Did you hear the story about the man who was fired by a robot? Ibrahim Diallo got caught in his own Kafkaesque nightmare when he suddenly found himself progressively locked out of the systems at the company he worked for. It culminated in him being escorted from his office by security. His human employers couldn’t give him an explanation as to why, nor could they reverse the machines ‘decision’. A long investigation revealed that a former manager failed to update his credentials on their IT systems. When he was eventually reinstated, he found himself alienated from his colleagues and quit. Put another way, because of some bad data, Ibrahim found himself arbitrarily sacked and under suspicion.

It’s an anecdote for our time. The world is fuelled by data, and with more control and decisions being given to AI and automated, the integrity of this information is now fundamental.

Simple human errors or mismanagement of data can lead to incredibly damaging consequences. Imagine a financial institution that incorrectly changed your credit history – leading to your mortgage being denied and the deal on your dream house falling through. How about a medical institution that incorrectly modifies your medical history, or even mixes you up with another individual? You can imagine hundreds of scenarios where corrupted, incorrect or manipulated data could impact your life leaving you with little knowledge or recourse that it has happened.

This is why an aspect of GDPR, which got surprisingly little press, was so critical – the obligation to report a data breach. Knowing where and when your data may have been compromised is a powerful new weapon. When you align it with the ability to request your data from any organisation, it becomes an important way to check if your data is accurate.

For businesses, there is a huge burden of responsibility to ensure that systems are safe and data governance procedures are robust and adhered to. A data breach isn’t just about passwords or financial information being compromised, it’s also about the digital life of individuals being manipulated or damaged – whether deliberately or accidentally. Passwords can be changed, but identifying and rectifying instances where personal data has been altered is even more important.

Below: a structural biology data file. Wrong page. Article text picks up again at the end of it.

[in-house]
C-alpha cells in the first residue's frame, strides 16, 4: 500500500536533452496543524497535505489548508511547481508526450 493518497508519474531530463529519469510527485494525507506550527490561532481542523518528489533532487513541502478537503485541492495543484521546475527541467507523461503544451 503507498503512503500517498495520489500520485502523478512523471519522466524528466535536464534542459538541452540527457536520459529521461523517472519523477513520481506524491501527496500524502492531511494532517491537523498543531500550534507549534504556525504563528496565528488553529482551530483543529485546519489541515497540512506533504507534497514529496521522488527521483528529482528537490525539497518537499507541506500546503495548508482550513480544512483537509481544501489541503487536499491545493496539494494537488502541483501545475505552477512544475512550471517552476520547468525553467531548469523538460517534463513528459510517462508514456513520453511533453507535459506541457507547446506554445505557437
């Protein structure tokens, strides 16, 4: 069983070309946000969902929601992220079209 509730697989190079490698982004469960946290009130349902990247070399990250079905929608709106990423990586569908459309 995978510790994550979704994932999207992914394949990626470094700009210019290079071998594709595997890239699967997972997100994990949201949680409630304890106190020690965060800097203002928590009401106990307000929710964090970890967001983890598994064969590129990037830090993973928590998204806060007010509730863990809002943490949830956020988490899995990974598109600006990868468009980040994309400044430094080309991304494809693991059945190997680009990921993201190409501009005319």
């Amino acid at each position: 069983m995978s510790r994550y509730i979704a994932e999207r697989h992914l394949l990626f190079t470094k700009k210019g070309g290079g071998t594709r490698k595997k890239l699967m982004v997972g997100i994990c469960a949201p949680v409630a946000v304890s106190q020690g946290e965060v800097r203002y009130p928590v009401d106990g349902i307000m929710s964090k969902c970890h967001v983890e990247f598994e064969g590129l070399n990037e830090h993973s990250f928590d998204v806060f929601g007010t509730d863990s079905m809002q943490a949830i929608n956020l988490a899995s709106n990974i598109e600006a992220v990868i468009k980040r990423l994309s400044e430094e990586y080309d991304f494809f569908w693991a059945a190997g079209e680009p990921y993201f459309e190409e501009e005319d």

The fines that GDPR outline for failure to protect personal information may just be the tip of the iceberg for a business that fails in its duty of care. Liability for personal loss, or in the most extreme scenarios criminal liability, should be a real concern. So is the potential reputational harm. Imagine your business’s lax data governance procedures being the route cause of a customer’s life being serious damaged or disrupted. The headlines write themselves.

Using GDPR as a framework to underpin the data governance procedures of your business is the first step towards protecting you and your brand. The second, and arguably more important step, is changing your businesses’ mindset towards data. It is not just abstract information used for business intelligence – it is your customer’s life. Protecting it, respecting it and understanding how it can be misused should be top of mind for every staff member.  Training and managing staff so that they can use data management systems and follow clearly articulated procedures should be a business priority. Every organisation needs to store, manage and use data in a secure way and have systems in place that enable malicious or erroneous changes to be quickly identified and rolled back.

Much of the oxygen surrounding the GDPR debate has been used up by discussing the collection and use of personal data. While this is a highly important issue, it does mean that less thought has been dedicated to questions its integrity. How do you ensure that accurate data has been collected, kept up-to-date and remains free from errors?

The Cambridge Analytica scandal brought questions of data privacy to the mainstream. People learnt what many businesses had known for years – how data can reveal intimate personal preferences and be used for profit. I’m certain we will soon see a scandal related to data integrity which will reveal to people how damaged data can have profound and far reaching negative consequences. The question for every business is, when that time comes, will customers trust you with their data, and by extension their lives?

Julian Saunders

Julian Saunders


Julian Saunders, CEO and founder of data management company, PORT.im